"Coming off of a disappointing result from last year, this is the greatest redemption I could ask for," Lindsay said. "Being able to share this with a girl who was in my boat last year and understands the difference between being on the medal podium and being in the bottom three at the A finals, it's worth every ounce of pain you put yourself through in a race."
The crew got to the starting line just as the fairness committee changed the lanes for the second time on the day, but just got to business in the conditions, which are especially difficult to handle in a pair.
"It was kind of a curveball race," Galloway said. "We got up to the start and all of a sudden they changed lanes, but I think we just did a really good job of taking a deep breath and just say you know what? We know how to row in a head wind. So we just used it as an advantage."
"I think we tried to look at the headwind as an advantage because we've practiced it so many times," Lindsay said of the conditions. "Especially getting to the course earlier this week when the wind was rough, I think just having that confidence knowing that you can feel the head wind pushing you, you can feel the others pushing you. It's no different than any other race, just push the water into the bow, get ahead and just do it. It was the longest race of my life, the hardest race of my life but I think we did a good job getting through it."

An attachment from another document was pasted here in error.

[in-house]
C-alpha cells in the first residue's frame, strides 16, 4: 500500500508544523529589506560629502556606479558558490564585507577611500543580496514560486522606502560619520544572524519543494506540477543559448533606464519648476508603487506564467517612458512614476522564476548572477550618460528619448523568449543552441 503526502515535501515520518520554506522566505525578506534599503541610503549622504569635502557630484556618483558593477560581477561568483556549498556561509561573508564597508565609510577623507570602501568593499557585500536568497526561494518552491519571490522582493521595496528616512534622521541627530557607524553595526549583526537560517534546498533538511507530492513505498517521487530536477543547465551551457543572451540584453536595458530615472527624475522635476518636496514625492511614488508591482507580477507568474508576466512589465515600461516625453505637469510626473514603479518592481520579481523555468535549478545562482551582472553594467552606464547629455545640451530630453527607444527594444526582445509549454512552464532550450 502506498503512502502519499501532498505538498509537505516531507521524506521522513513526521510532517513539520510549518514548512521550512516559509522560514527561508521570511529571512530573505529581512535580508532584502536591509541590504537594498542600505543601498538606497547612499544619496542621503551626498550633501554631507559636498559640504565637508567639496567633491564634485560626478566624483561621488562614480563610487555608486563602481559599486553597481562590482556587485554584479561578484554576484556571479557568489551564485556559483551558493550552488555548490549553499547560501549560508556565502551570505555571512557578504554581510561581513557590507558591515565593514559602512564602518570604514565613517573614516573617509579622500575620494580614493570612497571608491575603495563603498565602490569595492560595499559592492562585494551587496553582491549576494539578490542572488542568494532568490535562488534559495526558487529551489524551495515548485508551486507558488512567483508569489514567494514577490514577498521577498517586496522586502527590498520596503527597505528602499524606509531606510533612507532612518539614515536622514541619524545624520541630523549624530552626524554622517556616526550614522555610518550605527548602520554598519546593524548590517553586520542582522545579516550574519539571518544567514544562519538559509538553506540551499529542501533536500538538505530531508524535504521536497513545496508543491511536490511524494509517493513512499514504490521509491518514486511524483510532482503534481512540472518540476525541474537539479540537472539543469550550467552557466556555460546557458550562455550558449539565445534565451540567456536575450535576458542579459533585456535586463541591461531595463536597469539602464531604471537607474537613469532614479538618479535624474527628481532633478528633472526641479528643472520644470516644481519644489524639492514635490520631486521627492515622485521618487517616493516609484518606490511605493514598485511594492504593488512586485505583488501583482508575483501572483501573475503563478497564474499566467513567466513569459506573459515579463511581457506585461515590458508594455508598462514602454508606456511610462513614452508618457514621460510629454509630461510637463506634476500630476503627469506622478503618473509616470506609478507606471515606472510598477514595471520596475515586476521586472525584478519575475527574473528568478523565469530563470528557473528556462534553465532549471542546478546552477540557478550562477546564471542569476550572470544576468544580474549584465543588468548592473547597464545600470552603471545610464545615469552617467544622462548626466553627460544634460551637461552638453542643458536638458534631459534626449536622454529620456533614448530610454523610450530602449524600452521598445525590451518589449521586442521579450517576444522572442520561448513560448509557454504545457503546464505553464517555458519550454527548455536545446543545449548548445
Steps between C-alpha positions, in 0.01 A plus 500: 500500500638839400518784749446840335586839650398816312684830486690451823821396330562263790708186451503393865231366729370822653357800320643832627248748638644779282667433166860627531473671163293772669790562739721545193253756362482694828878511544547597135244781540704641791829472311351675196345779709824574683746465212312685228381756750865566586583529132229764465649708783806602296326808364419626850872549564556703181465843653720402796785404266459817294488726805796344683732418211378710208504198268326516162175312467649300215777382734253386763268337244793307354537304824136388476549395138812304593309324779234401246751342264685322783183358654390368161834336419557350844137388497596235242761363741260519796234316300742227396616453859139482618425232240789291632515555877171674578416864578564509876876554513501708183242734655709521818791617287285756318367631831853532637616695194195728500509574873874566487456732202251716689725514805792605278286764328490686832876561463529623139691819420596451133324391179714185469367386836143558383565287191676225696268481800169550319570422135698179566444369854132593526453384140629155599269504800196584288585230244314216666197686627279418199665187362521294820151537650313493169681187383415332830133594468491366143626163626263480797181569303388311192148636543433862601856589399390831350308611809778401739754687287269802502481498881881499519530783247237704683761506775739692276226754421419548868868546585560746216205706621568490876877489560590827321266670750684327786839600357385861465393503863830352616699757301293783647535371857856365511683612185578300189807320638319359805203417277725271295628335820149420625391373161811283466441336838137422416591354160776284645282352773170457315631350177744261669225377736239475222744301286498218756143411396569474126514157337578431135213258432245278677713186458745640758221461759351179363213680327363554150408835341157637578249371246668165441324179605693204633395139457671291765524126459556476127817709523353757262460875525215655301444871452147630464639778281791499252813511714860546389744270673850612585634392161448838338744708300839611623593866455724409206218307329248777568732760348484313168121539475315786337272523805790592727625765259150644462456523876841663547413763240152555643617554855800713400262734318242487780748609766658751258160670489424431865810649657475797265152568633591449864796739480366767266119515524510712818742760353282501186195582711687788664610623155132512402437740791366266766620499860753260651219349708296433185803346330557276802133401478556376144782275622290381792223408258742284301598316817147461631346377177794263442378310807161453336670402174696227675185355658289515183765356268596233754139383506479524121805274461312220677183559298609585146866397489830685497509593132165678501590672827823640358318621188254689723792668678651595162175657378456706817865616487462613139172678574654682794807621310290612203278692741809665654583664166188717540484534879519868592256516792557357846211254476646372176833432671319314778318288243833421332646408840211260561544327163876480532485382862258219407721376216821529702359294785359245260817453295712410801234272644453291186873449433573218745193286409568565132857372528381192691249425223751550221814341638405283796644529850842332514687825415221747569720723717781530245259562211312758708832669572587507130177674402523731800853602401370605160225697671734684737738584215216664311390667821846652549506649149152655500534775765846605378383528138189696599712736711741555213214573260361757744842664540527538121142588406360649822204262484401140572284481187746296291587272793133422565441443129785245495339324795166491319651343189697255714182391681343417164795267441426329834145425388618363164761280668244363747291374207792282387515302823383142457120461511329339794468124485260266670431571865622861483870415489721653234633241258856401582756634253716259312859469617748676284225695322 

Almost unlike any other boat, a pair can be a tricky partnership. There is so much give and take with power, steering, balance, and more - at least in a double if someone is having a bad row, the boat is usually more or less set up and still goes straight. All summer this pair has rowed like pros, from trials to practice to a gnarly final, so I asked about their relationship in the boat.
"I don't know how Meg would characterize this, but I think it came as quite a shock when we were first put together," Lindsay said. "We just got along so smoothly. We agree with everything; what the piece was like, what the row was like, how we're feeling, what we need to do, what we need to do better. There was no pettiness, no one got annoyed when we criticized each other and ourselves. We're very different off the water; we have very different mentalities and personalities and I think if anything we just bring out the best in each other and balance each other out pretty well."
Galloway had the word "INCHES" written on her left hand, and shared the significance of the temporary tat.
"There was a speech, you might know it, the Inches speech, and we listened to that before our race," she said. But there was more to it for the pair.